I was recently made aware (thanks to an email about a post on the .Astronomy Conference website) of some new astronomy blogs that have popped up over at the Discovery Channel. I knew that Chris has started writing for his new blog at Discovery Channel but hadn’t realised there were six new blogs over there all about space. This is in addition to the already prolific astronomy news blog Free Space (which has just started Twittering BTW).
So I thought maybe you’d all like to know a little about what this new litter has to offer, and who the runt is, if there is one.
What’s Up Astronomy (Alan Dyer)
This guy covers the bulk of practical, amateur astronomy. He discusses what you can see in the night sky; he talks about planetariums; and he takes some nice photographs. This is great, practical stuff and I have already subscribed. A bit like the astronomy column in a newspaper, the What’s Up blog fills that factual, observer niche that we all want to read about once in a while. Unless we’re cosmologists.
Space Across the Pond (Chris Lintott)
I like Chris’ style and so I generally enjoy his stuff regardless of topic. He also has the knack of writing for the internet: short, snappy and to the point. I wish I could always stick to that ethos.
Chris is described in his Discovery bio as covering astronomy “as seen from Europe”, which truthfully I find a bit odd. Yes there are lots of Americans in the world, but this is the internet. Also, isn’t the European perspective really quite similar to most others when it comes to space? Astronomy is a fairly international game. I don’t read the Mars Phoenix Twitter feed for the Martian perspective. Anyway, I’m nit-picking. The blog is good and the name hardly matters.
Twisted Physics (Jennifer Ouellette)
To clarify: Jennifer is said to have a black belt in jujitsu and live with “a tall cosmologist name Sean”, so I’m not going to be very mean here am I? The posts here are a little more in-depth and ‘feature’ like than most of the others. The authors writes very well and covers interesting and unusual topics. a bit like the sort of stuff Wired would cover. I could learn to like this blog and will keep an eye on it. Its not Digg material, which is a shame. But other than Bad Astronomy, very little thoughtful stuff seems allowed to get far on Digg.
Cosmic Ray (RayVillard)
Going back to titles (I really am a pedant) this one is a pun. How do I feel about puns? I LOVE them! Cosmic RAY… get it? Ray is director of news for the Hubble Space Telescope. I’m not sure what that means, but I had thought that it would produce a Hubble new bias on his blog. It doesn’t, and this is a good sign. The blog is very readable and I’ll have to read it for a bit to see if I like it.
Next Generation (David Chandler)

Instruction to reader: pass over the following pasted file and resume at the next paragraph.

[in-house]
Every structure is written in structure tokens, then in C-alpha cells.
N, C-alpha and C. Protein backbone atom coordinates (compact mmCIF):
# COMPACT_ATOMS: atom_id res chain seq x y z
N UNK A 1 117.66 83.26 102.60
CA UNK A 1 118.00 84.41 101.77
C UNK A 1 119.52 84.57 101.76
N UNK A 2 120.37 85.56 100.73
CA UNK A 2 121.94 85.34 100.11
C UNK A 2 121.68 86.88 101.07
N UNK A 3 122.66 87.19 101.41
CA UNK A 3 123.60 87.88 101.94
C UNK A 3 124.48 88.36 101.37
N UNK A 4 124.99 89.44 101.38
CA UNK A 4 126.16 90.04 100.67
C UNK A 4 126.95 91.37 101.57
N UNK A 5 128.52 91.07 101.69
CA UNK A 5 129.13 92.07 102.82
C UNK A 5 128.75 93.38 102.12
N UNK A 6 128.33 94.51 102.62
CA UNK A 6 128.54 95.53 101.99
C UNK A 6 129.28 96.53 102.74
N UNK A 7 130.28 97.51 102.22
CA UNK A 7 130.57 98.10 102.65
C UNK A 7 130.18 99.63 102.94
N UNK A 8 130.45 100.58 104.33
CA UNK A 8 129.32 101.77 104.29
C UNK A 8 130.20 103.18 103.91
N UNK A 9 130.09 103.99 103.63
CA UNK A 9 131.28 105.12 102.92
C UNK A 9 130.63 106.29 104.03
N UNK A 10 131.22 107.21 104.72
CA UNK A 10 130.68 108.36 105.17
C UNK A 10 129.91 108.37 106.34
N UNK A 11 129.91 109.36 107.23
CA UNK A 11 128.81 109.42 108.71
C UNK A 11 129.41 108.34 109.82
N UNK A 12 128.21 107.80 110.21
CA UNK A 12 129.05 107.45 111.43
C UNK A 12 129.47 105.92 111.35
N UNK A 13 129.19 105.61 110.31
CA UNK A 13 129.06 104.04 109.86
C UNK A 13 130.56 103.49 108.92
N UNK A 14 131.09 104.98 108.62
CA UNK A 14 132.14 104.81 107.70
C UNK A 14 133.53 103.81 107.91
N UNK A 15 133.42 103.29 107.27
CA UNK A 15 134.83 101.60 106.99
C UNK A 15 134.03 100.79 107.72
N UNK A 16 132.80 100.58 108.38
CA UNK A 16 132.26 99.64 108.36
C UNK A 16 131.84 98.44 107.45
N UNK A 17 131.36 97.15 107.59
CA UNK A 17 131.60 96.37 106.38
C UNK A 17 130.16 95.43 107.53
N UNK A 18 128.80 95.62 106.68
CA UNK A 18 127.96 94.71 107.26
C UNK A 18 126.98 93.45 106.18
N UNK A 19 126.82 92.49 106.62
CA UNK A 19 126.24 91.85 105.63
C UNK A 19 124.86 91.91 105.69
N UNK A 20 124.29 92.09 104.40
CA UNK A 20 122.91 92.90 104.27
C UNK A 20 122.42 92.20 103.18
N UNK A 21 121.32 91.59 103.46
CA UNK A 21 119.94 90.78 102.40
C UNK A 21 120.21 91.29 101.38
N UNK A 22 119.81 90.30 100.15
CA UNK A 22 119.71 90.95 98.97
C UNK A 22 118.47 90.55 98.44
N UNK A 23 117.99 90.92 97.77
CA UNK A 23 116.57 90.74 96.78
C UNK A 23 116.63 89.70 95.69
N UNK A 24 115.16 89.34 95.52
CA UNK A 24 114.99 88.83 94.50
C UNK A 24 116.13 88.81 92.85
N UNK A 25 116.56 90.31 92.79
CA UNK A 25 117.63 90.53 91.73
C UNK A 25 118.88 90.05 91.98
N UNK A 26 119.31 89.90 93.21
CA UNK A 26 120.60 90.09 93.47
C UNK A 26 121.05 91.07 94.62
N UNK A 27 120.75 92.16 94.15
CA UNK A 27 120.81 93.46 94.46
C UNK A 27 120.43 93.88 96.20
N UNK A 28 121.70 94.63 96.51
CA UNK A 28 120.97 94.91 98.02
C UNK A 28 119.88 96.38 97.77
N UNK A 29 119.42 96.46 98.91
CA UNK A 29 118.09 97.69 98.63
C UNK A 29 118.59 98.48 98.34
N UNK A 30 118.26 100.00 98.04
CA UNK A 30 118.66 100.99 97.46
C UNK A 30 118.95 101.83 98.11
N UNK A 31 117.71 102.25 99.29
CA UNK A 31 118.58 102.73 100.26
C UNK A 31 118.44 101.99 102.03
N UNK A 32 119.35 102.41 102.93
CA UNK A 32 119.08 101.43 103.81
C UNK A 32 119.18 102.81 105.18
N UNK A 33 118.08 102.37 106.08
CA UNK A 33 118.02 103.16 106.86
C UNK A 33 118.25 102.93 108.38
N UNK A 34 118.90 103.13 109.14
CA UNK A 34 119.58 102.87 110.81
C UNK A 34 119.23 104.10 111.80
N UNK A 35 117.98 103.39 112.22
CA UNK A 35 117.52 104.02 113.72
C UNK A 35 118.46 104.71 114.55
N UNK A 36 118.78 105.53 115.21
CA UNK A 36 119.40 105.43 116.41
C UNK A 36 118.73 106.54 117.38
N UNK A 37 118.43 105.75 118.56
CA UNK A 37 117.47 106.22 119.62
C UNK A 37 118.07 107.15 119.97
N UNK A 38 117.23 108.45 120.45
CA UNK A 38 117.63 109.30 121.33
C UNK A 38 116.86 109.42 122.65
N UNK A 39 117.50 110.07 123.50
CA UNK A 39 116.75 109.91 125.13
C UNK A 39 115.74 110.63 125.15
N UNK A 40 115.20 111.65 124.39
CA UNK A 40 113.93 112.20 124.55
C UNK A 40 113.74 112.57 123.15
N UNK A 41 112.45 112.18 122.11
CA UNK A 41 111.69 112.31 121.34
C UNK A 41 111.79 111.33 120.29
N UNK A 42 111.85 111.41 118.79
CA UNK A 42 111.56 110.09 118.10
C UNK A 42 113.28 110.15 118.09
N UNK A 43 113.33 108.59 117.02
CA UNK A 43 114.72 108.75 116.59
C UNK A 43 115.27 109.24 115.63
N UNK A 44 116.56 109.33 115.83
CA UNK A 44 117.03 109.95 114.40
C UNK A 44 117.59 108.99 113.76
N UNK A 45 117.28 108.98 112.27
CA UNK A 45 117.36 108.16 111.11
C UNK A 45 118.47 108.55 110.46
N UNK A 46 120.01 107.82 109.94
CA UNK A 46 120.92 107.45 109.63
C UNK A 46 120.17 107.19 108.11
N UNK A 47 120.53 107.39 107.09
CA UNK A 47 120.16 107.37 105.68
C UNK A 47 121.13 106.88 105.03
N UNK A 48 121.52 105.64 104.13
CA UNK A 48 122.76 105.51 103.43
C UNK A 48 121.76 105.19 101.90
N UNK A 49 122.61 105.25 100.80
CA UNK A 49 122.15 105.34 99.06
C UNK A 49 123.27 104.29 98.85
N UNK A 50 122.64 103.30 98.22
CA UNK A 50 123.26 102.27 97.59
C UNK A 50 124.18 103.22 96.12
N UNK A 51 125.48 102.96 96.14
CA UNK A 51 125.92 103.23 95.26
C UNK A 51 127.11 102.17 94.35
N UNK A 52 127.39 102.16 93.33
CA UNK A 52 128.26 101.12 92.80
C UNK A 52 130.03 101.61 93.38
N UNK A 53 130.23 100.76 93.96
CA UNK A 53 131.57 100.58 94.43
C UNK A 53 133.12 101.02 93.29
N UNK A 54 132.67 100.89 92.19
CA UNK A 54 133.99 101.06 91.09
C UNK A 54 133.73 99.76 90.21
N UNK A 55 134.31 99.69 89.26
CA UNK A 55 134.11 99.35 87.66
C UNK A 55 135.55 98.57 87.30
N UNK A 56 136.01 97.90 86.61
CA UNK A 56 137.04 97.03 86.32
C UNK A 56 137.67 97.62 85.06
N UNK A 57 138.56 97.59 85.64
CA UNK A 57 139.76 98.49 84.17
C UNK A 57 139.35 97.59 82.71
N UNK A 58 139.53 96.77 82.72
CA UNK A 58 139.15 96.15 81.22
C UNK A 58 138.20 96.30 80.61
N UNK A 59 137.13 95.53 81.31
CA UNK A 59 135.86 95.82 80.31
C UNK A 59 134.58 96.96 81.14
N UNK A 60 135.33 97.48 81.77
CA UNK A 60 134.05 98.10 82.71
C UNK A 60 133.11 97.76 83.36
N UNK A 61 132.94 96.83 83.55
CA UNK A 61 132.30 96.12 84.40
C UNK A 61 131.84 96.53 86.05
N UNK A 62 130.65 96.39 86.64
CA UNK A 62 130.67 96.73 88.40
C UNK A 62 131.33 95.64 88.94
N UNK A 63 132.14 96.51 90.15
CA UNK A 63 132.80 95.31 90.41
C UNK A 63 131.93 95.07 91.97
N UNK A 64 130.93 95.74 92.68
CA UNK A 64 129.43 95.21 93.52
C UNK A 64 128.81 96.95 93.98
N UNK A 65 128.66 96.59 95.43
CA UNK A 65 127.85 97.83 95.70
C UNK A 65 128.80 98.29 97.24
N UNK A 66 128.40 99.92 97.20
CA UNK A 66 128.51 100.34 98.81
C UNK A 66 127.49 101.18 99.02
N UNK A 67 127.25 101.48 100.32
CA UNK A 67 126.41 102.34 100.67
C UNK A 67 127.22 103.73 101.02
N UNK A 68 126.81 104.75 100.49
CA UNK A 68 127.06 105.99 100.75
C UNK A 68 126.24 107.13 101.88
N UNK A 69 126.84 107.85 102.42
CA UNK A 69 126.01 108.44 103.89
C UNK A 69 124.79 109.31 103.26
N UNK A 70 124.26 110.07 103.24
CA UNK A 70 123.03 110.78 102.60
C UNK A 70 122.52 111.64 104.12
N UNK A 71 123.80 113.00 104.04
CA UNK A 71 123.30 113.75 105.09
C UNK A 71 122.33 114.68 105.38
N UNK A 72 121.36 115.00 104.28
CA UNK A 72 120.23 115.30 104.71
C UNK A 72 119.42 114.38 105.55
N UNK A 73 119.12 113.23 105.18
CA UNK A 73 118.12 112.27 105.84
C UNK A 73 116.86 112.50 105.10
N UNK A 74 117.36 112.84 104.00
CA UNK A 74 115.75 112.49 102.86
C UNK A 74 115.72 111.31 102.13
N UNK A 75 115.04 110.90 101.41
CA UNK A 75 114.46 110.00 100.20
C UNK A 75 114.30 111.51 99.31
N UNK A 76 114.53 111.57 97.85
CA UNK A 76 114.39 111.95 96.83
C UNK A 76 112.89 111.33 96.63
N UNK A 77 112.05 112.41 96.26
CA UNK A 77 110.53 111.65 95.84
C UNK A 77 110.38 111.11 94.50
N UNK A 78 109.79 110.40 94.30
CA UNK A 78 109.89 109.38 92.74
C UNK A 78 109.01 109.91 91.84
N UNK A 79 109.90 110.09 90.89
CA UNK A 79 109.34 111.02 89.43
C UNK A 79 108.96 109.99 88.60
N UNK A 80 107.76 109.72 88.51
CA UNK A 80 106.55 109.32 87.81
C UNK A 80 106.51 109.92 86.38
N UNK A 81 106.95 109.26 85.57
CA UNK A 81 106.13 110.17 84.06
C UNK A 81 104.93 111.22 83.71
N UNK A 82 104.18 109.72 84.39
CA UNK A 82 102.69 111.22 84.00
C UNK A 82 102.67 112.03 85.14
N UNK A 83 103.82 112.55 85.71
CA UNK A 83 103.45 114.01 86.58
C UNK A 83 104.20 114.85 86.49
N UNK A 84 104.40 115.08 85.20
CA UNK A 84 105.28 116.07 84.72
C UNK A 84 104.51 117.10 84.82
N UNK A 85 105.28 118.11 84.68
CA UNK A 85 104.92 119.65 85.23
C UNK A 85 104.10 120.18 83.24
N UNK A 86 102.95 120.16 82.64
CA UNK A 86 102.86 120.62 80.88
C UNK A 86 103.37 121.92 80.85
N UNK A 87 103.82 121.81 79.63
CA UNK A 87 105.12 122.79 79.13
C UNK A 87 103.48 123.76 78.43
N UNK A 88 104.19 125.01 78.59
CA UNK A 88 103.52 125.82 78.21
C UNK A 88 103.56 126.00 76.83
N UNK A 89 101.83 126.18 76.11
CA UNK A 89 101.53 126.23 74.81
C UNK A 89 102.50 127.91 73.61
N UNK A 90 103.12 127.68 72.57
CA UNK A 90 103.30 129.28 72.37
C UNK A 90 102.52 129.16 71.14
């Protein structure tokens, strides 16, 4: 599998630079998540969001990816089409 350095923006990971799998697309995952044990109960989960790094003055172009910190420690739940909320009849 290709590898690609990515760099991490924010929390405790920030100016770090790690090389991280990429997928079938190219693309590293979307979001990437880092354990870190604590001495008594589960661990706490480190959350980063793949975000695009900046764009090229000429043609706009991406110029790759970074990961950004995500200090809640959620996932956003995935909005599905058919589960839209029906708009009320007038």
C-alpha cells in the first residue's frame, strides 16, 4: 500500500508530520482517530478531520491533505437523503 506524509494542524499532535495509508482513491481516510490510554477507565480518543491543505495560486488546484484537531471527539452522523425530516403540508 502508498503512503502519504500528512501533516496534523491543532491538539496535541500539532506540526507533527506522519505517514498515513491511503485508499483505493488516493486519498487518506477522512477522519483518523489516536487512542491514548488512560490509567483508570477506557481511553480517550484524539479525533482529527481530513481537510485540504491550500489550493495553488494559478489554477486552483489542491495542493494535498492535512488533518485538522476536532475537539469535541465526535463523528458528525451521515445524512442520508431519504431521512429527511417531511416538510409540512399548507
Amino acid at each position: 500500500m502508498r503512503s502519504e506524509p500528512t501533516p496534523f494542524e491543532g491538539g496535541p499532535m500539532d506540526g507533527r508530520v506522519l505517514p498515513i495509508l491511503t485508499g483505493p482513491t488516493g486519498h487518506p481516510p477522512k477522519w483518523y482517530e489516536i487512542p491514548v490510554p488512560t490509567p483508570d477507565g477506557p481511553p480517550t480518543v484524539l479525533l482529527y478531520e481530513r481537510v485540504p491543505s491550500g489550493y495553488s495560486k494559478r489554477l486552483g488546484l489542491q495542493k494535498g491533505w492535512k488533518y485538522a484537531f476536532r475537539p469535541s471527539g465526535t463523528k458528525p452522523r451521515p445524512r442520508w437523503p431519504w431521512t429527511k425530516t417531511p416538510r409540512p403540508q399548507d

Not sure what to say about this one. It is described to new visitors as being about student astronomy, which made me keen to read it. I’m a student and thus it seemed like he would be talking about the kinds of things student astrophysicists and astronomers are up to. But whilst this is true, there are also non-student related posts thrown in. Not a problem in of itself but when you start to think that this is one of six blogs that are part of the same collective, you wonder whether it is overkill. However at least half of the posts present are student-related and these are very interesting. Check out the post about Caesar’s path to Britain as a good example.
Space Disco (Dave Mosher)
This blog is written by the same guy that, I think, is producing the whole lot. This makes me think of it as a sort of editorial. As such it is more personal and I guess the word is ‘fun’. It looks perhaps at lighter topics with titles like ‘Supernovae Taste like Stawberries’. I like the style and the content of this one and so I have subscribed.
In general I would say that they are all well-written and professionally put together. These are journalistic blogs. Perhaps it is partly for this reason that I wish they were not all separate. What I’d really like to see – and this is my principle wish for this family of blogs – is that they all combine into one big website.
I’d like to see a main page elsewhere, perhaps at a root address of /space, which presents the latest posts from all the authors in a kind of online astronomy magazine. I want a combined RSS feed and therefore organised coverage to avoid overlapping stories. With all those great writers, covering that wide-range of topics, I would subscribe unfailingly. There would also be room for an irreverent UK PhD student in amongst the posts of that magazine, if you ask me (ahem!).
So in conclusion: go and read. Try these blogs out. Ultimately they will all speak for themselves over time. They look at the outset to be of a high quality and as such do well at raising the bar for astronomy blogs once again.